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Toolbox talks: asbestos awareness

by Scriba PR

Toolbox talks: asbestos awareness

We’re proud of our commitment to upholding the absolute best health and safety standards here at Smith Brothers HQ. That’s why our SHEQ manager, Darrell Johnson, hosts monthly ‘toolbox talks’ – with each instalment dedicated to a timely topic.

Already this year, we’ve covered winter driving, occupational health and wellbeing, and COVID-19. Throughout November, we’re taking a closer look at asbestos awareness – and what the Smith Brothers family should be mindful of. Over to you, Darrell…

Asbestos is a naturally occurring substance which is still mined in many countries around the world. The name comes from the Greek word αµιαντος (or ‘amiantos’) which translates as ‘inextinguishable’ – fitting perfectly with its fire-resistant properties.

It’s no surprise then, that this fibrous mineral was widely used to provide additional insulation and fire and heat protection within buildings and materials. However, in recent years, it’s become apparent just how dangerous this substance can be to our health.

Breathing in air that contains asbestos fibres has been linked to several diseases, including cancers of the lungs and chest lining. But, the onset of a related illness can occur long after the initial exposure, often with a delay of between 15 to 60 years.

Astonishingly, since 1940, the UK has imported 5.3 million tonnes of raw asbestos fibres up until it was banned in 1999. This means that any pre-2000 building, structure, or equipment could contain this material.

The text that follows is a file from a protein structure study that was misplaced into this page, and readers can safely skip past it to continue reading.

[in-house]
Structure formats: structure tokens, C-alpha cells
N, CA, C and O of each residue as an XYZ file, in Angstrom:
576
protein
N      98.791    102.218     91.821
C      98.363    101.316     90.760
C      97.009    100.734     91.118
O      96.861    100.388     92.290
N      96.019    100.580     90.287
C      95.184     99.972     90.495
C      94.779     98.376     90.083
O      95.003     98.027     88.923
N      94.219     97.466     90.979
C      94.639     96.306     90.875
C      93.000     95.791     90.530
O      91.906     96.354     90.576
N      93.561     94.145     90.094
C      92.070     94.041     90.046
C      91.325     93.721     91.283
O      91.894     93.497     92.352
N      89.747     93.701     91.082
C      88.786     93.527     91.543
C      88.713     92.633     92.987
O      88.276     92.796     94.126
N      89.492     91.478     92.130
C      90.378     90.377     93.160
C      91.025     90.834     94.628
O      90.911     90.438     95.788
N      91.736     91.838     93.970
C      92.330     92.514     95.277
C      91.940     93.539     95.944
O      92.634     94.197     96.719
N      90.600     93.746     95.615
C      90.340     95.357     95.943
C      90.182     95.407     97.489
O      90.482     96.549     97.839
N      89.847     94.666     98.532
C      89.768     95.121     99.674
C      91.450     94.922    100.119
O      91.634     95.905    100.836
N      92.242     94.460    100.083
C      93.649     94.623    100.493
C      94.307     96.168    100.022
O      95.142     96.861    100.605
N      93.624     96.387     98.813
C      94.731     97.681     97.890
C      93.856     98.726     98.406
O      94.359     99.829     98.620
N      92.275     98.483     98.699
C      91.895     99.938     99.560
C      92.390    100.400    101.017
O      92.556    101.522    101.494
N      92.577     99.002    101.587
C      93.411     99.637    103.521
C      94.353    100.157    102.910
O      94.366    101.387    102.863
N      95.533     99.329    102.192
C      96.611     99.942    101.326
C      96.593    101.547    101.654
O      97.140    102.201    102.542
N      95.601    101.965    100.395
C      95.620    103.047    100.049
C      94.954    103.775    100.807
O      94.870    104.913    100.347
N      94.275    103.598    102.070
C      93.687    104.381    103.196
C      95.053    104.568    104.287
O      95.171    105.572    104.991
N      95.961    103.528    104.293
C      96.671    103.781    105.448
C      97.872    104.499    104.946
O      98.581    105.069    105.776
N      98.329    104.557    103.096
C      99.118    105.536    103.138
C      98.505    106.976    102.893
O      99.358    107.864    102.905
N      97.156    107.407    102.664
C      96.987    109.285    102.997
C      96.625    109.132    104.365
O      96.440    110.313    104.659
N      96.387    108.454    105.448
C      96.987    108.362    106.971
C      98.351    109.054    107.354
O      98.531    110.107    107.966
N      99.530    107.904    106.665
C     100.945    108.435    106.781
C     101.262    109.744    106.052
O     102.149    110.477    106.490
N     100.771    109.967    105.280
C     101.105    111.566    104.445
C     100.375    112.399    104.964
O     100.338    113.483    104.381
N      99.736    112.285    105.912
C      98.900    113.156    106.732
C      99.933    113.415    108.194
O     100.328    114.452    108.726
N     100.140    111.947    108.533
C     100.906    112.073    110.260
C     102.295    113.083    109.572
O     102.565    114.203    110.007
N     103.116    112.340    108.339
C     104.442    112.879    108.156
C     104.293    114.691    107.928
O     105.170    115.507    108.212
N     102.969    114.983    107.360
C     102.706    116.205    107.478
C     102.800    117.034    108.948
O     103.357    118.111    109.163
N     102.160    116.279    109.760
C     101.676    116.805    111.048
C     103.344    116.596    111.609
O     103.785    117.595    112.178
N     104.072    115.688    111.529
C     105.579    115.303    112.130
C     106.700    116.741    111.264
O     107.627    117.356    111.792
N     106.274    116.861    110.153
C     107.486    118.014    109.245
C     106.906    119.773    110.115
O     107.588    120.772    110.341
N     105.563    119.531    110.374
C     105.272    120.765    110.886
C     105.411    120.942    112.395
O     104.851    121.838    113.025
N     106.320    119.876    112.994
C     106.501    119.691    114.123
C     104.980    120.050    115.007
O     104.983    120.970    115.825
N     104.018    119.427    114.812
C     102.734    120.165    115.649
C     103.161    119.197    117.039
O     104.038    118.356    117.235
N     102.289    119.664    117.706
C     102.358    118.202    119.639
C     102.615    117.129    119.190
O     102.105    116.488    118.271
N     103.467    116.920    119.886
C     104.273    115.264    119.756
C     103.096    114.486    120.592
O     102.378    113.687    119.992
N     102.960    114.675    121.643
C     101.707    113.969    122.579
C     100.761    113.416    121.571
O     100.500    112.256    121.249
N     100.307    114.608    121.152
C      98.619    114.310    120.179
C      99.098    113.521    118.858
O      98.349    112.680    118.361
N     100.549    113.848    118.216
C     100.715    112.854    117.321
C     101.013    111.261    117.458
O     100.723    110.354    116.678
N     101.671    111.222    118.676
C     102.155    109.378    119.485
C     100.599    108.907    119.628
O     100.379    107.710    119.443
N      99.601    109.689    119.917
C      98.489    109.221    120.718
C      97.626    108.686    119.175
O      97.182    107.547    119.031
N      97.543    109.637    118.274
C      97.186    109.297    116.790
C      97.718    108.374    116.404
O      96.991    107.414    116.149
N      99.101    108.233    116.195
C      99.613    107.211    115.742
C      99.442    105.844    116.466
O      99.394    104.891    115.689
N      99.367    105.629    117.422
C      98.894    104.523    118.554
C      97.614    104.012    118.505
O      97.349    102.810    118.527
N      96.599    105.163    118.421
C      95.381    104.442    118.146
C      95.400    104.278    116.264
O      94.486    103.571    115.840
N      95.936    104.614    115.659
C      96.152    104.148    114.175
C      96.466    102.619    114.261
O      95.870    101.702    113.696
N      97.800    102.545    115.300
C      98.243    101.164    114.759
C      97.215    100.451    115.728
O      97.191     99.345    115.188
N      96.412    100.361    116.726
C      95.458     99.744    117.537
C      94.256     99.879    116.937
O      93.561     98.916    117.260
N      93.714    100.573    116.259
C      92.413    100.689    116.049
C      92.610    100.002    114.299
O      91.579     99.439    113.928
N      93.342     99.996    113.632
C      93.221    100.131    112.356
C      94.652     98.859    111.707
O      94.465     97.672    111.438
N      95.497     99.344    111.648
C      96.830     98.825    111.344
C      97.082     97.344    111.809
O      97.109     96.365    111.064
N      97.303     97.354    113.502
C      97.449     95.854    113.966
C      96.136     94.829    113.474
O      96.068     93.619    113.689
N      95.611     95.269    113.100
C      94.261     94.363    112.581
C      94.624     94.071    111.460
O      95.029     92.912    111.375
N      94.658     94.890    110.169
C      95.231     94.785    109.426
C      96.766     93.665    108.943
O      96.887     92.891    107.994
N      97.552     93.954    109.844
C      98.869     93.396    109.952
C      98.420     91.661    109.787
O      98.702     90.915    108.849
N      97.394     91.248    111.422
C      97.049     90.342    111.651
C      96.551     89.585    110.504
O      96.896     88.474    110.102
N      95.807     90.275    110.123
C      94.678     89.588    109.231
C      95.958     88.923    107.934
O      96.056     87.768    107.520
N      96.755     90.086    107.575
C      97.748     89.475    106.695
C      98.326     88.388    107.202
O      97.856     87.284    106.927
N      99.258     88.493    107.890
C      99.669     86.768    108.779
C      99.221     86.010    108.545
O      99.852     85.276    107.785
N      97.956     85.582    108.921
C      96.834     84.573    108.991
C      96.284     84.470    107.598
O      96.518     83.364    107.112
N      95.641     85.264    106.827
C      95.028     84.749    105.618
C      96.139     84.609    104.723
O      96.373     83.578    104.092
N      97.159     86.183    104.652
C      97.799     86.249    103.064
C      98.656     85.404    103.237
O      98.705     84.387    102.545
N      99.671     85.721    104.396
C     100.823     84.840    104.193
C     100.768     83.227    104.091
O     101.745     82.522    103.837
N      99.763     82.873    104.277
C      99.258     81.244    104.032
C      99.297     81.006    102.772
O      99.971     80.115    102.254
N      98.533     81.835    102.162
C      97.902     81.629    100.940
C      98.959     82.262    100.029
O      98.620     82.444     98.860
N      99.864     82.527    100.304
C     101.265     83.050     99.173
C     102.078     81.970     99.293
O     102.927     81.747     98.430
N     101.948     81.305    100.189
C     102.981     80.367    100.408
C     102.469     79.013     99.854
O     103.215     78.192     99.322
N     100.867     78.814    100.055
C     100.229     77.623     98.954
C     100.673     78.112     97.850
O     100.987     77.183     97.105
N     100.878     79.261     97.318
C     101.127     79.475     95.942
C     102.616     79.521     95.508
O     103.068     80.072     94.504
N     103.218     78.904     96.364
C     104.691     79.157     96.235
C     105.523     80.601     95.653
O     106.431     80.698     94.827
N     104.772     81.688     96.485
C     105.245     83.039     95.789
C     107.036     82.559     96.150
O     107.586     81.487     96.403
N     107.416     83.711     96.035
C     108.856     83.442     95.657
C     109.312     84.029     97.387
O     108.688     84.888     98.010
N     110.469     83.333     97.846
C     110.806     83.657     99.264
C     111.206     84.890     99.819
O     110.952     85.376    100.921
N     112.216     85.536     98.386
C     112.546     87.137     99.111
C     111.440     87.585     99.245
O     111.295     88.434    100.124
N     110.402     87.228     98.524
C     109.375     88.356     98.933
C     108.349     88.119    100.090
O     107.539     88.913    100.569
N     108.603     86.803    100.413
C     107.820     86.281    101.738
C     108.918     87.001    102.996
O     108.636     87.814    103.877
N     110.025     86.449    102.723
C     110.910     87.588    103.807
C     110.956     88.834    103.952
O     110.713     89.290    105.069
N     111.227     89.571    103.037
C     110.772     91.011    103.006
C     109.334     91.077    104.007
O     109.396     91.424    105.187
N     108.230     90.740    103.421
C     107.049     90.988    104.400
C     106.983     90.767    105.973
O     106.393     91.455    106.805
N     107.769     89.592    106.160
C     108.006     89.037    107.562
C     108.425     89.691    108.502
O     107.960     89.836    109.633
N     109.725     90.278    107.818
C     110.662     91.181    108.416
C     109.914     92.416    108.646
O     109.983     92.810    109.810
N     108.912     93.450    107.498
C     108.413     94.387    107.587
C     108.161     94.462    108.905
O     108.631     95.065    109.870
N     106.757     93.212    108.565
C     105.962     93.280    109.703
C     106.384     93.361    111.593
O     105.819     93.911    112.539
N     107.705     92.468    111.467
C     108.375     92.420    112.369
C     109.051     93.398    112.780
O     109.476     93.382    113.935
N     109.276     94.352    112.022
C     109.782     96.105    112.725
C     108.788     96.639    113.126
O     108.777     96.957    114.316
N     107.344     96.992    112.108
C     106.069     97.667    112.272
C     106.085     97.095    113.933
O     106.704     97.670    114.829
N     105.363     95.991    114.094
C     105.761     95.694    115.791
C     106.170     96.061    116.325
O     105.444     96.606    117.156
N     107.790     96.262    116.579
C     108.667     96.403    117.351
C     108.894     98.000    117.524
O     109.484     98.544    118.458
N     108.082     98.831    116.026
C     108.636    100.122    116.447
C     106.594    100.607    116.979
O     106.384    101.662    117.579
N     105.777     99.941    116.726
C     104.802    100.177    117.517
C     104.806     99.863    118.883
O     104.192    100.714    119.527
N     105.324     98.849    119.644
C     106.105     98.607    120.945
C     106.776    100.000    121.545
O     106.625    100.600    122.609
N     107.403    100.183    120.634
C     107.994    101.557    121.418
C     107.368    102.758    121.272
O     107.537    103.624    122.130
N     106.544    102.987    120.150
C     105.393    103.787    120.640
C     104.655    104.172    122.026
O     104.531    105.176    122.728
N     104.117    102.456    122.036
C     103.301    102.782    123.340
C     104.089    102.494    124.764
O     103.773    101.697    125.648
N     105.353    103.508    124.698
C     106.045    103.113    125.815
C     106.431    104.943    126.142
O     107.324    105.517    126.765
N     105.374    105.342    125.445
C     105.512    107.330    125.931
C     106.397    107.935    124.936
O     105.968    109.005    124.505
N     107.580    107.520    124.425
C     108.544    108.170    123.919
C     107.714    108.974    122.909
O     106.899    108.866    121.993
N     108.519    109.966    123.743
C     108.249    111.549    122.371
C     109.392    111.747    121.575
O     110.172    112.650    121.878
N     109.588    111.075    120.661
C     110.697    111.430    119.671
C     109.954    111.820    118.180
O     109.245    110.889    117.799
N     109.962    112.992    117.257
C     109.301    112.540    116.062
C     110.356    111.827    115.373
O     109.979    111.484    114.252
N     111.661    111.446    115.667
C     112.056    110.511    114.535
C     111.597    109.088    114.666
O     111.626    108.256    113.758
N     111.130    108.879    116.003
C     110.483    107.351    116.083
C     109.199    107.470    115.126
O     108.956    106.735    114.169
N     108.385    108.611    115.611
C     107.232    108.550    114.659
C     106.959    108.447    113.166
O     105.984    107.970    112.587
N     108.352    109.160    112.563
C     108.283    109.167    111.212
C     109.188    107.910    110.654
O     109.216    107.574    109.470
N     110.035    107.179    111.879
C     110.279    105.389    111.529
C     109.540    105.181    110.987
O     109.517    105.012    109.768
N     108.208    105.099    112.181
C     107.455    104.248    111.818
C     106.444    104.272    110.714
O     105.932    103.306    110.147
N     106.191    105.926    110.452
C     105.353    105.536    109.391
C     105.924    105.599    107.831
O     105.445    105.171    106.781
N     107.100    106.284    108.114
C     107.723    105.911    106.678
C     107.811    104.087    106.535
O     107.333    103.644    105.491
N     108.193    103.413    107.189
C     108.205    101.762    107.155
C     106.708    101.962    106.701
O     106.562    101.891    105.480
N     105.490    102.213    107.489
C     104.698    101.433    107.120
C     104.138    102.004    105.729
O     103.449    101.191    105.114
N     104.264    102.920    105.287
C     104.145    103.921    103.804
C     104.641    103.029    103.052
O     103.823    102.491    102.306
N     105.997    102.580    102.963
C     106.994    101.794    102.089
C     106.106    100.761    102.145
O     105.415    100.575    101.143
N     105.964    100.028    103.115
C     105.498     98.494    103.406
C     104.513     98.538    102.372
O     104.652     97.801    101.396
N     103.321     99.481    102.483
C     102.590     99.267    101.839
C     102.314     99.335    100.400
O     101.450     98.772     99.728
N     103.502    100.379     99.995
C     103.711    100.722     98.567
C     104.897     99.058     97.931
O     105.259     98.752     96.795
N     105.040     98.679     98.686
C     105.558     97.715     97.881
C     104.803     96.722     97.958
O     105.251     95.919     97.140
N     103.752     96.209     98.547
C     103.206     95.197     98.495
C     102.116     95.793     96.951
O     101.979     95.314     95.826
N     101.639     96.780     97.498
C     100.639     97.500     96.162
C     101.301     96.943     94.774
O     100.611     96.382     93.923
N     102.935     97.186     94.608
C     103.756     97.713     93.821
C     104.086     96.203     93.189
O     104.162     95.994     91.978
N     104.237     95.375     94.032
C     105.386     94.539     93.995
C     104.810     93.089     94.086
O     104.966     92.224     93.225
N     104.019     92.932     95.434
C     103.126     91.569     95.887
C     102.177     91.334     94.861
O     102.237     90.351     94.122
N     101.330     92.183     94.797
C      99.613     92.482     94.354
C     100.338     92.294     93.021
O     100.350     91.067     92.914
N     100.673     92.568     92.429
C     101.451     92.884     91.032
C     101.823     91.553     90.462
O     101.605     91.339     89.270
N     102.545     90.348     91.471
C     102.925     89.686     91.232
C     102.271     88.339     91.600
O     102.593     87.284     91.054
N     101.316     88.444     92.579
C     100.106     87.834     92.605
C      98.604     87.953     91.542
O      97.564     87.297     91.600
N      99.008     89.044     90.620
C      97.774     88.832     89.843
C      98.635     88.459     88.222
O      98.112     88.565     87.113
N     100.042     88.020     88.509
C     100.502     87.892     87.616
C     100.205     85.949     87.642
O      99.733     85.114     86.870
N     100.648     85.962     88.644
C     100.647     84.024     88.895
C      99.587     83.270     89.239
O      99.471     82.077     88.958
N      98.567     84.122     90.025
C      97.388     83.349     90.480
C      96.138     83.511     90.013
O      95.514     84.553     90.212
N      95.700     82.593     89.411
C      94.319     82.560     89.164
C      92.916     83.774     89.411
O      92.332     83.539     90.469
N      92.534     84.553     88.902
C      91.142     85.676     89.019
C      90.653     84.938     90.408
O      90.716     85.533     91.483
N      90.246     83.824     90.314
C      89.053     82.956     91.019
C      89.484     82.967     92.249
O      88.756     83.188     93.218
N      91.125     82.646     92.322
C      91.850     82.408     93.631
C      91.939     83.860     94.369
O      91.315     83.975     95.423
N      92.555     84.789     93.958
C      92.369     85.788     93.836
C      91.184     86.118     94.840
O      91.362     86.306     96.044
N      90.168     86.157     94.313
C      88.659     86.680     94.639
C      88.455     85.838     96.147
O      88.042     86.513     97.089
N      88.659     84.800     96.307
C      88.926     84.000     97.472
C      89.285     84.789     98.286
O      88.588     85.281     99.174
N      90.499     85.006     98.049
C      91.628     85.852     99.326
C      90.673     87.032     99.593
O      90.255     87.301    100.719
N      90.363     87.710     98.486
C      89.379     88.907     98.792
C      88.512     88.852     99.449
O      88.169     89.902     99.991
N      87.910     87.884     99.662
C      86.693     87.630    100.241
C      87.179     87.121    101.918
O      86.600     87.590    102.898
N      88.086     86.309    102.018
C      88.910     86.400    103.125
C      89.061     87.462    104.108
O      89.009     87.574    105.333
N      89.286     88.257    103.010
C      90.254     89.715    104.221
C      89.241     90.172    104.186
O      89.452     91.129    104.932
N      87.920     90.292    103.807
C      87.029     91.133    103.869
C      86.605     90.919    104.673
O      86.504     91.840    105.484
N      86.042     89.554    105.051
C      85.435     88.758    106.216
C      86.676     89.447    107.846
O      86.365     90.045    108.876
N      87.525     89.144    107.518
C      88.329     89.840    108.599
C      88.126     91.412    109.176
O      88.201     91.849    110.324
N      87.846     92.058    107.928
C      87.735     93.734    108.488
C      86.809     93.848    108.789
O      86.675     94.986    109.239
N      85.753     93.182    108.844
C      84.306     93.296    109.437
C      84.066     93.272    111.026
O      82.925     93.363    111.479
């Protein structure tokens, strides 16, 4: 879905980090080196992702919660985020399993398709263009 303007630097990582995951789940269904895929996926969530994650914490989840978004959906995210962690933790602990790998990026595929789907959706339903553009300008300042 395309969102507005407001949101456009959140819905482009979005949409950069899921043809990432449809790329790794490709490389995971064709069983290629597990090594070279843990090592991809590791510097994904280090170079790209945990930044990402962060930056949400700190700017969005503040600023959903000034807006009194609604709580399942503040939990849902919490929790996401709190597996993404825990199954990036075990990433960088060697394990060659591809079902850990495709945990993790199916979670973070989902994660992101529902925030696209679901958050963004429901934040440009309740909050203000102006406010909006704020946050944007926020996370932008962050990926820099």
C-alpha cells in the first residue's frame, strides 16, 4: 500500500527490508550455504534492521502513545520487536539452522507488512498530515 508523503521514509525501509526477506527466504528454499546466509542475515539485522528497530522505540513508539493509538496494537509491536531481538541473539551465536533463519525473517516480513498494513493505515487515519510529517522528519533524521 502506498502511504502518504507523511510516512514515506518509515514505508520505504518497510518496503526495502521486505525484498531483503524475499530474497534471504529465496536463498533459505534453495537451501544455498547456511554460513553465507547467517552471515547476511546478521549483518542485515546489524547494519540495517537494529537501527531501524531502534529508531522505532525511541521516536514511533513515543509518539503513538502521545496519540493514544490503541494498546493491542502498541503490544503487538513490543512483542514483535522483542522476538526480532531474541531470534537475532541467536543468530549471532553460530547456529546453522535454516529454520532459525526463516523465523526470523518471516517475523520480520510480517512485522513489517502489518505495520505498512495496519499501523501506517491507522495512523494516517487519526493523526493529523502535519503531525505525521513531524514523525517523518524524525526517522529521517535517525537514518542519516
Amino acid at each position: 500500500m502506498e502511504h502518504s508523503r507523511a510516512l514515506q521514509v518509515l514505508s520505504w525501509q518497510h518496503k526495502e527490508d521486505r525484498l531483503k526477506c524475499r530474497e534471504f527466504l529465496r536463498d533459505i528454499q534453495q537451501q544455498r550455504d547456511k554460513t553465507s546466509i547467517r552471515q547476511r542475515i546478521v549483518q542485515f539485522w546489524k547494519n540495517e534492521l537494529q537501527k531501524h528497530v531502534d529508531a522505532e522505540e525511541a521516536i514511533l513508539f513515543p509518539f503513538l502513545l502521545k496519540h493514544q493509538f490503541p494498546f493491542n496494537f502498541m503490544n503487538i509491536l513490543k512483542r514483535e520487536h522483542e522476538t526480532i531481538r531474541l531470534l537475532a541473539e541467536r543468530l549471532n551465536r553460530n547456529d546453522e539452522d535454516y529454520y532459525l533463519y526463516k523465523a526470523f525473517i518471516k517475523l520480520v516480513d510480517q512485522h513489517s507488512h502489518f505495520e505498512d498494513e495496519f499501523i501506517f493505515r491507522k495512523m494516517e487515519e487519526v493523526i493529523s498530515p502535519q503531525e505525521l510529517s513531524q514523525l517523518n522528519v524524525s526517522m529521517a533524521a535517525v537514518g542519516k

And historic exposure to airborne asbestos fibres is the single largest cause of death to workers in the UK.

Therefore, for those working in construction, it’s something we come across all too often – and it’s vitally important we understand just how hazardous it can be, and how to keep ourselves safe.

Rules, responsibility and regulations

The Control of Asbestos Regulations 2012 (CAR) are the main guidelines concerned with the prevention and control of exposure to these dangerous fibres.

The three main types of asbestos are chrysotile (white), amosite (brown) and crocidolite (blue) and when it comes to the responsibility of managing the risk of such installations, there are usually two sets of duty holders:

  1. Anyone responsible for maintenance and repairs in non-domestic premises. These obligations apply to building owners and require them to identify and manage any asbestos present to prevent risk.

  2. Employers who carry out any work which is liable to expose employees to asbestos. Firms must identify the presence of any hazardous substances and prepare a risk assessment which addresses the controls.

It must be remembered that asbestos, in good condition and left undisturbed, does not present a risk and the regulations do not require action to be taken. However, a record to mark its presence must be made in case of any future work.

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